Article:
An eye-opener. Exposes the marginalisation of people with disabilities in work and social contexts. It forces us to realise how casually we stereotype and 'other' people with disabilities.
The ad not only promotes inclusive organisations but also inclusive communication by projecting women and men with disabilities in various activities and contexts.
Gender Sensitivity Score (GSS): 4.5/5
Inspiring ad? Very similar to the engagement bands ad of Tanishq's 'Marriage Conversations'.
Anyway, credit needs to be given for challenging the social norm that women should be younger than men in a marriage.
One of the reasons for a son preference in society is the patrilocal marriage system where the woman goes to live with her in-laws/husband after marriage. There is a sense of economic insecurity as well as the fear of being alone in old age among parents, pushing them to prefer sons over daughters, as the social norms prohibit the daughter from taking on the responsibility of her aged parents.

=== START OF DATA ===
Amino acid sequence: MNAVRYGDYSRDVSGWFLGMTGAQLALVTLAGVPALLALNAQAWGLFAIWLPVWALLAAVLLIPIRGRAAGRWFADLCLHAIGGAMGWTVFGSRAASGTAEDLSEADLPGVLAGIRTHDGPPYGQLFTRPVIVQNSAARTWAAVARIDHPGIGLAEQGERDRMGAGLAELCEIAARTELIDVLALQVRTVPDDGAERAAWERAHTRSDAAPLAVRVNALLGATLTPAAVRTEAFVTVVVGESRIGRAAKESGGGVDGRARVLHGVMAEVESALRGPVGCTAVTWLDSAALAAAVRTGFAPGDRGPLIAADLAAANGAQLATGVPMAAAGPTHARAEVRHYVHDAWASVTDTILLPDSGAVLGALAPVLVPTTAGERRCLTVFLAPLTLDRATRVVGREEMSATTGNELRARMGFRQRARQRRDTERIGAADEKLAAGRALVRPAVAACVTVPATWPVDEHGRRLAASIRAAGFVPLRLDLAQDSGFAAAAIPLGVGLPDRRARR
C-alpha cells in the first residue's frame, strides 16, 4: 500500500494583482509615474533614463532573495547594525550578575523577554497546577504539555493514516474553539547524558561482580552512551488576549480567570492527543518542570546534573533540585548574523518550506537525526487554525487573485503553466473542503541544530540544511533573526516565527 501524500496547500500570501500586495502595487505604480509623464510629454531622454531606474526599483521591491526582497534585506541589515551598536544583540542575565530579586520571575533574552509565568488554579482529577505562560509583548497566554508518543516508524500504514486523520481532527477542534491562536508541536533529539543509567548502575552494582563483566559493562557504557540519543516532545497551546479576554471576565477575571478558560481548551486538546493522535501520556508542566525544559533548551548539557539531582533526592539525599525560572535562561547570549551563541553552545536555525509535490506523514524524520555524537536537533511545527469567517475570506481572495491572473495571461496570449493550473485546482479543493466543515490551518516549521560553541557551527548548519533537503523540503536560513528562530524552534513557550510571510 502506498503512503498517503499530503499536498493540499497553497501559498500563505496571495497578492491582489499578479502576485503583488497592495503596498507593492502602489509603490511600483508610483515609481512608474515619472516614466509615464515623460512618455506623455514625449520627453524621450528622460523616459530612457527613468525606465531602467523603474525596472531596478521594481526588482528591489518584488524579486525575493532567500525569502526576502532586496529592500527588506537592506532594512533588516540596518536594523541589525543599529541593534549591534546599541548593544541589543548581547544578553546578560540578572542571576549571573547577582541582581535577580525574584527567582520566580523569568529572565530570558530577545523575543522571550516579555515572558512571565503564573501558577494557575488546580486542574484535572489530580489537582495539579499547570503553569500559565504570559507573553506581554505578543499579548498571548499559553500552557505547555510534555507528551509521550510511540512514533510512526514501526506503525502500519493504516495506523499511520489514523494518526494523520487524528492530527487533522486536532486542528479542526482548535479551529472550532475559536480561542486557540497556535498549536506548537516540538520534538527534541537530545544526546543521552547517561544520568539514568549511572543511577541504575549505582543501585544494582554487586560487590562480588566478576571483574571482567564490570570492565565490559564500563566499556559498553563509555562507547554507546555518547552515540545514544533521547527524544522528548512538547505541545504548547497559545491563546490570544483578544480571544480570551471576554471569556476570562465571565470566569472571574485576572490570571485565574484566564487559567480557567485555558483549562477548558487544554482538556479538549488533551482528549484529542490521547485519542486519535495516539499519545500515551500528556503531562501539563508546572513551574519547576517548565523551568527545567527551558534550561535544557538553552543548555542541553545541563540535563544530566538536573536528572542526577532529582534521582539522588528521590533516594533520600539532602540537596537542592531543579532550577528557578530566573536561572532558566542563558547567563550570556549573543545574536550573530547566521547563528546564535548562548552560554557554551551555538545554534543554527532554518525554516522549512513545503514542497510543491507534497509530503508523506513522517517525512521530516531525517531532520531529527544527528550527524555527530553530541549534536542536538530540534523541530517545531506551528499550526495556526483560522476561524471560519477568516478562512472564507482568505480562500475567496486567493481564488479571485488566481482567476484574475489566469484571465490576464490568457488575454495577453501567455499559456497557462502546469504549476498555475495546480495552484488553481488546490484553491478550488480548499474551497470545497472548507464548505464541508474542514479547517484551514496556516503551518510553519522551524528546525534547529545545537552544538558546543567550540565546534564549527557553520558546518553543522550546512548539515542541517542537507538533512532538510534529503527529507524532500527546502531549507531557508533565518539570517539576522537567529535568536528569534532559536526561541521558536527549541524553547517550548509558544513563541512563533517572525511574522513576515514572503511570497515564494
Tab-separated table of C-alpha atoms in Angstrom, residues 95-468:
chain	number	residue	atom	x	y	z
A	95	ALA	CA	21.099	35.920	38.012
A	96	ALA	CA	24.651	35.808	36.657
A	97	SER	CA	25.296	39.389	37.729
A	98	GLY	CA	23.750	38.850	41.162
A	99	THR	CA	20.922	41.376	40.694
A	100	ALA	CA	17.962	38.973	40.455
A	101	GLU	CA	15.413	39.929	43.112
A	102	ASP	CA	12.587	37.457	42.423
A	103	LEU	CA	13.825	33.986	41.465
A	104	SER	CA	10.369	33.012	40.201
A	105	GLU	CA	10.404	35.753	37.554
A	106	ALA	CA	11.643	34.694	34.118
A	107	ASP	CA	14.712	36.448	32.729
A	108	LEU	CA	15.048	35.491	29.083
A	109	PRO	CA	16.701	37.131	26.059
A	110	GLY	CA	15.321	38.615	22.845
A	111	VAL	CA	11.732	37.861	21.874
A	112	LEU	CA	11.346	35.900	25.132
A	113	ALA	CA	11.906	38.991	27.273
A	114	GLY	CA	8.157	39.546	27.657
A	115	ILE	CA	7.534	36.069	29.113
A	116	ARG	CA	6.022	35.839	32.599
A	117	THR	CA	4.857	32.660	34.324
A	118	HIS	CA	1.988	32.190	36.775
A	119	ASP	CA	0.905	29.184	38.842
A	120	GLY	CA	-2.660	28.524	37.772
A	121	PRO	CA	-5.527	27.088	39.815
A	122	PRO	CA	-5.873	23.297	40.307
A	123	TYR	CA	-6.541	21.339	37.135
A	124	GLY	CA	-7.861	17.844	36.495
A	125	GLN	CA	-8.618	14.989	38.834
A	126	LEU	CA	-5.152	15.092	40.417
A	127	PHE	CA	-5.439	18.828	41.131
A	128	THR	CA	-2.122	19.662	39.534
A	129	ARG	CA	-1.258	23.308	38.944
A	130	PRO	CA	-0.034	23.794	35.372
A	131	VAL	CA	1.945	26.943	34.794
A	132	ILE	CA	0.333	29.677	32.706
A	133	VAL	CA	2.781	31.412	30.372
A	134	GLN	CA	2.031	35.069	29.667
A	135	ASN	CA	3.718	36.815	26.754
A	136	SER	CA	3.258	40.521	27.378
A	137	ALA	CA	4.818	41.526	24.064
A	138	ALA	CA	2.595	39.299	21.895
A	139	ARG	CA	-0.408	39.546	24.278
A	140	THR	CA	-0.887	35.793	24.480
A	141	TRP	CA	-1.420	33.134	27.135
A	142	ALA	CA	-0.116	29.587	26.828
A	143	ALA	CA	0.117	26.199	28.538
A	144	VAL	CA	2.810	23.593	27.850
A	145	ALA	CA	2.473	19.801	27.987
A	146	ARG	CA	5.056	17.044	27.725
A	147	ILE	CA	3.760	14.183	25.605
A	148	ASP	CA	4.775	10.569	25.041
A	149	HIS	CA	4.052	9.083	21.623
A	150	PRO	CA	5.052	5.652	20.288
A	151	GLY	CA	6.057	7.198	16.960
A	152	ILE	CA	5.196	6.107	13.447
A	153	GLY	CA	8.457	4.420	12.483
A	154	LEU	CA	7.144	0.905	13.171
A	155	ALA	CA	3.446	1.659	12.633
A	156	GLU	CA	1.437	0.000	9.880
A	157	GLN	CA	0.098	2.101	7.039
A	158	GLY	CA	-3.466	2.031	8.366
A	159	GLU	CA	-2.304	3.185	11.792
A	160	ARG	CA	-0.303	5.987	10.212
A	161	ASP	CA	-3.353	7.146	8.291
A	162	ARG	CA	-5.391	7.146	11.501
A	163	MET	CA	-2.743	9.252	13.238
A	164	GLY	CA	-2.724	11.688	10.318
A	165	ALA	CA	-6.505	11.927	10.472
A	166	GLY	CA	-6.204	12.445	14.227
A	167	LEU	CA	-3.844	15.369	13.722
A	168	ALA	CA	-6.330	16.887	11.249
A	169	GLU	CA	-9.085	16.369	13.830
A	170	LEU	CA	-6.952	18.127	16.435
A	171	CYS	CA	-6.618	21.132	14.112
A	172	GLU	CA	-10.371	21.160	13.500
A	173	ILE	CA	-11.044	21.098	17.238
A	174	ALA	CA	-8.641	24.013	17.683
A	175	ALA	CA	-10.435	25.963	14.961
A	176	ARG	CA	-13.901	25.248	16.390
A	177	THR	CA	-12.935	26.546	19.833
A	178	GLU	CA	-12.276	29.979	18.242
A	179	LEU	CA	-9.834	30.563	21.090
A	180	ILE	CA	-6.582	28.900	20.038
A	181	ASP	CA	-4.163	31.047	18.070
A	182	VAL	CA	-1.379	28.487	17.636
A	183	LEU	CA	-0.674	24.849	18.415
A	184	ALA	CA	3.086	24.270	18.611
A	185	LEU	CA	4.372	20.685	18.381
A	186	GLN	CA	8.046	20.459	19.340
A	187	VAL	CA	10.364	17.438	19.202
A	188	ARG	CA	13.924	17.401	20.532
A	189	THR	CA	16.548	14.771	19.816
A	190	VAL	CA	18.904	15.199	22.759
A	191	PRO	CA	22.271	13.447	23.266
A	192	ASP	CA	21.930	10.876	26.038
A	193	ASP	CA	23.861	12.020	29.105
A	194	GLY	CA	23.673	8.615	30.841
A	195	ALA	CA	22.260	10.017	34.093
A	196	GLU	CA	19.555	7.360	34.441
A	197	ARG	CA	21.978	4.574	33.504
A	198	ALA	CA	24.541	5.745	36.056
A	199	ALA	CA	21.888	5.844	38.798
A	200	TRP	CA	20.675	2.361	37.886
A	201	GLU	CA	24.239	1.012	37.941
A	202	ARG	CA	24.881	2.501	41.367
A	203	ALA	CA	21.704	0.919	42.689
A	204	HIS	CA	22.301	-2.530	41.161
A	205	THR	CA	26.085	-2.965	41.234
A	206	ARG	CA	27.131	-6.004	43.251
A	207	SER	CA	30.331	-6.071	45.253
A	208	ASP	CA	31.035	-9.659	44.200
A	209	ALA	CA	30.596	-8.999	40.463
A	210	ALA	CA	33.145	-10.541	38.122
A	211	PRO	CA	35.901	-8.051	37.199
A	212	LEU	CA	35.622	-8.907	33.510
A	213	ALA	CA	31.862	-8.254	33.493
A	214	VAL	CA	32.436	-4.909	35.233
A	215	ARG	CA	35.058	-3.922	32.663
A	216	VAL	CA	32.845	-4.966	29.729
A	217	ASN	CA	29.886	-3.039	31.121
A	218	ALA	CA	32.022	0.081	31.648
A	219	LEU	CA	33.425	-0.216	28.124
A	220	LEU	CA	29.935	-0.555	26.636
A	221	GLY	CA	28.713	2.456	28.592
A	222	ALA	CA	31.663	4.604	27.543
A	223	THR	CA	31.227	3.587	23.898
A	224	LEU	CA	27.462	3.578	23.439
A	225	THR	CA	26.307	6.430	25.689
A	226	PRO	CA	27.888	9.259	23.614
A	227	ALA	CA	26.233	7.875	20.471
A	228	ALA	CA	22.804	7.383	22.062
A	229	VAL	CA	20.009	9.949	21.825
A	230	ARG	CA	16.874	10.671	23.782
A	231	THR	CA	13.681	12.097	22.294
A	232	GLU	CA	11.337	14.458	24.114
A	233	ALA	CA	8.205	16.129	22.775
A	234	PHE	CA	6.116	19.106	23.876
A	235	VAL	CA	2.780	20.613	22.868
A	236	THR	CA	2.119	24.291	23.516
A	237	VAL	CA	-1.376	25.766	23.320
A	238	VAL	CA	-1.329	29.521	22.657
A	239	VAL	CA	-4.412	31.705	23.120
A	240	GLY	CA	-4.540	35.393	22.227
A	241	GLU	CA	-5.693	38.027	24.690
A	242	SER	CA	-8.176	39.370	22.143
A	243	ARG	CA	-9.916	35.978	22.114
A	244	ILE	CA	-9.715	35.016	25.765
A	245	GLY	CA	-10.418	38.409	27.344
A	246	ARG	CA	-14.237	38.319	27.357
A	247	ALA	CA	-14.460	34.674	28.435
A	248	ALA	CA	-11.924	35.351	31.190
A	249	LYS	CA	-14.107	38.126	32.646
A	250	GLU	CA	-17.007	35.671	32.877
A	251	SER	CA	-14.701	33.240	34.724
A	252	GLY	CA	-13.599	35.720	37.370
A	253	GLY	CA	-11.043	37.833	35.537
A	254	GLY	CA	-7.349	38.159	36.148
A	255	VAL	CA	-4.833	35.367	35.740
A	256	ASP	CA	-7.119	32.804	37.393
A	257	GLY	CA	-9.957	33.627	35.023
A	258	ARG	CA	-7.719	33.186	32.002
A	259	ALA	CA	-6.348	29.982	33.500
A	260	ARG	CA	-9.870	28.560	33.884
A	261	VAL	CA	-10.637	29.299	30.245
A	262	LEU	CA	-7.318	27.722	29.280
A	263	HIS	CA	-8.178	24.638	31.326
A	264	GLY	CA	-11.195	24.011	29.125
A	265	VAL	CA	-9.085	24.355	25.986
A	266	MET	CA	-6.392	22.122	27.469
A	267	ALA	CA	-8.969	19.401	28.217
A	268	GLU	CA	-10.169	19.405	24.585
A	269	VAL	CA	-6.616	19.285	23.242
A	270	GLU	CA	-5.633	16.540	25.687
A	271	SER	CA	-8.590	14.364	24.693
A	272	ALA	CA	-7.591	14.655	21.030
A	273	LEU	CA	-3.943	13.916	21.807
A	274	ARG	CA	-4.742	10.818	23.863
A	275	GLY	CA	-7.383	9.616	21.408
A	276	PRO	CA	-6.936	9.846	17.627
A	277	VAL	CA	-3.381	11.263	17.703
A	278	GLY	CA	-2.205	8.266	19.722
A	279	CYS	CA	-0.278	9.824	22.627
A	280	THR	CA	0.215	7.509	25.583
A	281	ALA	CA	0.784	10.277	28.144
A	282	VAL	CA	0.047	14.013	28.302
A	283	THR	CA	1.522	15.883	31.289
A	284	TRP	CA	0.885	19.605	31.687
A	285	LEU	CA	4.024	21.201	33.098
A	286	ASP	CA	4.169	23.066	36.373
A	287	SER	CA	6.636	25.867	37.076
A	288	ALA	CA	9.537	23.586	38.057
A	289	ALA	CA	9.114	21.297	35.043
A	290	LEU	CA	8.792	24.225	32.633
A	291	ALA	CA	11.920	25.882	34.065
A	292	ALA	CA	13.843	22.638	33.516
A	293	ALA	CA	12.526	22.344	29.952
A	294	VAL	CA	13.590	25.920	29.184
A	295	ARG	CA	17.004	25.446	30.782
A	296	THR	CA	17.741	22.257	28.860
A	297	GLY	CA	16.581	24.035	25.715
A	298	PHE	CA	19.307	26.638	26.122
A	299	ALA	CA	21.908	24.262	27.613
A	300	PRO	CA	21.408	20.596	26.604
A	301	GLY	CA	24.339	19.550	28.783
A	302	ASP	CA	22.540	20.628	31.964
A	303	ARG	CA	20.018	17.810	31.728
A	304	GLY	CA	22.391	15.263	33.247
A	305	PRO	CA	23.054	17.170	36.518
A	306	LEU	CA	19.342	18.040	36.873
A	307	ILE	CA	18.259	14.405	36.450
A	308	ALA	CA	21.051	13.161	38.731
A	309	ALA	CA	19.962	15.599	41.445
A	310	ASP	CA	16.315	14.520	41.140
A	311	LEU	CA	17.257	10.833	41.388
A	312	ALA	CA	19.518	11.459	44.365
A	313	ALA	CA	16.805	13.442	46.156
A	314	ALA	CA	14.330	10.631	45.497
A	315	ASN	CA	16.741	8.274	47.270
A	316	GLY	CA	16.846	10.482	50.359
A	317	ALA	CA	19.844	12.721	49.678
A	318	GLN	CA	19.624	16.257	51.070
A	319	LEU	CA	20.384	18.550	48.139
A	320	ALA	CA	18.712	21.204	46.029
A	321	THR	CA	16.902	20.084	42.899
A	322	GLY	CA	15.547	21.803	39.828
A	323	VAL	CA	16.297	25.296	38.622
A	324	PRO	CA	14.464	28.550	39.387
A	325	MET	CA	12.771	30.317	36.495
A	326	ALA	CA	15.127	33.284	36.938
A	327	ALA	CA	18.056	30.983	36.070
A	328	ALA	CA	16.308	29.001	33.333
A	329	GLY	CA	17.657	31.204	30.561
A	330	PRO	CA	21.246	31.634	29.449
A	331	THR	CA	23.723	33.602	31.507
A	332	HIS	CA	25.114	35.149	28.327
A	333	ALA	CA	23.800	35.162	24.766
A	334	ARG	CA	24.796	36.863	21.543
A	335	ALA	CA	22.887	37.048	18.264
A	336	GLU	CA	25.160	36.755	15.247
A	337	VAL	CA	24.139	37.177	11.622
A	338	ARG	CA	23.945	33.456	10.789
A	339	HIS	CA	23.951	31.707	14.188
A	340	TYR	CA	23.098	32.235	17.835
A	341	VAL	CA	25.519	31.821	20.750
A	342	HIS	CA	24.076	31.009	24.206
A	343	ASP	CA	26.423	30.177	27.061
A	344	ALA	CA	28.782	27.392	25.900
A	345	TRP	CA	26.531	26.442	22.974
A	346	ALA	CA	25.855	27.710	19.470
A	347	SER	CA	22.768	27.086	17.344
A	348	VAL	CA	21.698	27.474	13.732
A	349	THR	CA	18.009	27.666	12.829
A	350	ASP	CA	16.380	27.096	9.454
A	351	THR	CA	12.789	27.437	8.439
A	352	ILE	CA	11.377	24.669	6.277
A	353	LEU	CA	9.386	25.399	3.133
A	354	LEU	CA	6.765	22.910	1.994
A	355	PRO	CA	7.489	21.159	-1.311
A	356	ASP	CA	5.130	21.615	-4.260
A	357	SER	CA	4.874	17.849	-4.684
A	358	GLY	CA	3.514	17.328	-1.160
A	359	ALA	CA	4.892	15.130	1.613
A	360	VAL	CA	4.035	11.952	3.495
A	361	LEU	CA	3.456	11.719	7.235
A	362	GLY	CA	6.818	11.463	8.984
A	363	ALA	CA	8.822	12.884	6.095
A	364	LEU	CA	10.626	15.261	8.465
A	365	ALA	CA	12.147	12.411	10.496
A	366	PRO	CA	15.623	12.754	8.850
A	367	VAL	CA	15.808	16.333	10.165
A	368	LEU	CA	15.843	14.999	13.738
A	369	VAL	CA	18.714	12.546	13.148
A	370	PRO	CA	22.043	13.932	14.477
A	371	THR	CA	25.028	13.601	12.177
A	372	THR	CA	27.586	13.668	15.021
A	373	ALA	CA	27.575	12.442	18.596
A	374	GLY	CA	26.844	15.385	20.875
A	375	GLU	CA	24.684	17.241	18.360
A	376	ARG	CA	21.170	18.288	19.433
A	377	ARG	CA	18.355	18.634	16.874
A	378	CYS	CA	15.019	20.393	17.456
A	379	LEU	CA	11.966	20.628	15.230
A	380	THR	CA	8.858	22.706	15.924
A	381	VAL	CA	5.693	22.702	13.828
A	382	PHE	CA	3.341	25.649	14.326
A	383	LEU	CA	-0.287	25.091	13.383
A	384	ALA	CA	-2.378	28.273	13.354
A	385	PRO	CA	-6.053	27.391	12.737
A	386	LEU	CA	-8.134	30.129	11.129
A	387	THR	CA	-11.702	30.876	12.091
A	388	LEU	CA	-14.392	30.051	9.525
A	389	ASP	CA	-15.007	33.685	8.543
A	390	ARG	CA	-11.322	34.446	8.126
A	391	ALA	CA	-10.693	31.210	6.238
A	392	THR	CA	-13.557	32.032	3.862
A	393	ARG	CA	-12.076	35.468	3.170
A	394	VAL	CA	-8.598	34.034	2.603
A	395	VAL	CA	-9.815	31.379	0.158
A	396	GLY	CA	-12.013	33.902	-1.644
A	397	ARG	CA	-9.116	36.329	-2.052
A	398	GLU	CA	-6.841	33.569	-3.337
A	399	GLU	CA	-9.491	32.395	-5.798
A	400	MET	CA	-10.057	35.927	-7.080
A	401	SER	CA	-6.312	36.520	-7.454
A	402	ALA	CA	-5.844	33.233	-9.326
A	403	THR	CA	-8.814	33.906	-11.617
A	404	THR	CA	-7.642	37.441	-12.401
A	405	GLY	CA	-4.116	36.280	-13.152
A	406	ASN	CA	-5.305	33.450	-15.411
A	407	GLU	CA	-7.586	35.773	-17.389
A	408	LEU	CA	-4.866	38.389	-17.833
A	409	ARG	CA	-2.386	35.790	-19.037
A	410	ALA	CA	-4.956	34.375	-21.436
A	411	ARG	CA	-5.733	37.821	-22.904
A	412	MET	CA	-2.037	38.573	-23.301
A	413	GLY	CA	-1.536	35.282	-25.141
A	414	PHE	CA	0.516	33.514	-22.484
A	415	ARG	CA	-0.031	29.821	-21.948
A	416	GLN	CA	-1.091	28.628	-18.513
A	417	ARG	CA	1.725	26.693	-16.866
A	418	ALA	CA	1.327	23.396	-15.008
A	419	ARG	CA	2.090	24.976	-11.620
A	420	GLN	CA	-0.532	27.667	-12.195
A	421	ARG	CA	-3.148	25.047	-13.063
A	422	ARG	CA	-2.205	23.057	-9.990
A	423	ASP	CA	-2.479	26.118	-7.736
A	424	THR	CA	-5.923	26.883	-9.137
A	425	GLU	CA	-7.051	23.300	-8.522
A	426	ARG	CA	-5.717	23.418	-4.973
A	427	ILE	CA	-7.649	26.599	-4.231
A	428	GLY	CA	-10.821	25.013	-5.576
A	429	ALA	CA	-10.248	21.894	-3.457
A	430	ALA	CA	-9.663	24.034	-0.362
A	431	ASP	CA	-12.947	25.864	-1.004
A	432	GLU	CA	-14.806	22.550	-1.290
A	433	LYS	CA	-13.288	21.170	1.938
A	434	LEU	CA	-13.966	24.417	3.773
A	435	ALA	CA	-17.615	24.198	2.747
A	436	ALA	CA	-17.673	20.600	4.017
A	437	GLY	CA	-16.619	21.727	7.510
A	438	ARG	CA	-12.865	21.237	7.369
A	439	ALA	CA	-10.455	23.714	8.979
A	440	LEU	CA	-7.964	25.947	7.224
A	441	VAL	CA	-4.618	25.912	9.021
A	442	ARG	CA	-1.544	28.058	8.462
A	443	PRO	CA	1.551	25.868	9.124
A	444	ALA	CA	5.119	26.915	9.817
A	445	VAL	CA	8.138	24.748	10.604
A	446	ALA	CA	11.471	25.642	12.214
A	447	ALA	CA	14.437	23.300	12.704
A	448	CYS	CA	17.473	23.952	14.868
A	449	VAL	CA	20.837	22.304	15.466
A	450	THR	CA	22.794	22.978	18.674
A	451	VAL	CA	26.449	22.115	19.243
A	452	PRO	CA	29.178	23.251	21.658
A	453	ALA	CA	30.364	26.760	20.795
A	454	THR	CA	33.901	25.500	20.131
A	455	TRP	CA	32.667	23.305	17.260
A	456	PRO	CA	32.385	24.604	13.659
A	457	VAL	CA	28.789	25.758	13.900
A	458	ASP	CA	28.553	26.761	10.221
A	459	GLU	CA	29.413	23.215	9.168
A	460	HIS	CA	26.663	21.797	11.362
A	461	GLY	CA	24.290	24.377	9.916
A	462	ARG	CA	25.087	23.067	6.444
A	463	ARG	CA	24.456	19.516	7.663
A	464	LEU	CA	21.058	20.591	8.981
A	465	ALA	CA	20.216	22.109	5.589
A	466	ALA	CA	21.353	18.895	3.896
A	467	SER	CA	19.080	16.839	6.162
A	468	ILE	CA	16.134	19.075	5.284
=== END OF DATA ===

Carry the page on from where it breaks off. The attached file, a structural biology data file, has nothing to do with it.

The ad shows the concern of a young woman for her ability to support her aged parents after marriage and the understanding and empathy of the man deciding to stay close to his in-laws.
It would have been so much more empowering to see the woman making the choice and the man respecting it.
What could have worked:
The ad typically features a boy with a celebrity who is talking to children about pursuing dreams and advising parents to invest in their children's dreams.
Replacing the boy with a girl would have given a strong message to parents to recognise and promote the dreams of the girls, who are often marginalised in the family and society.
Other films from the week: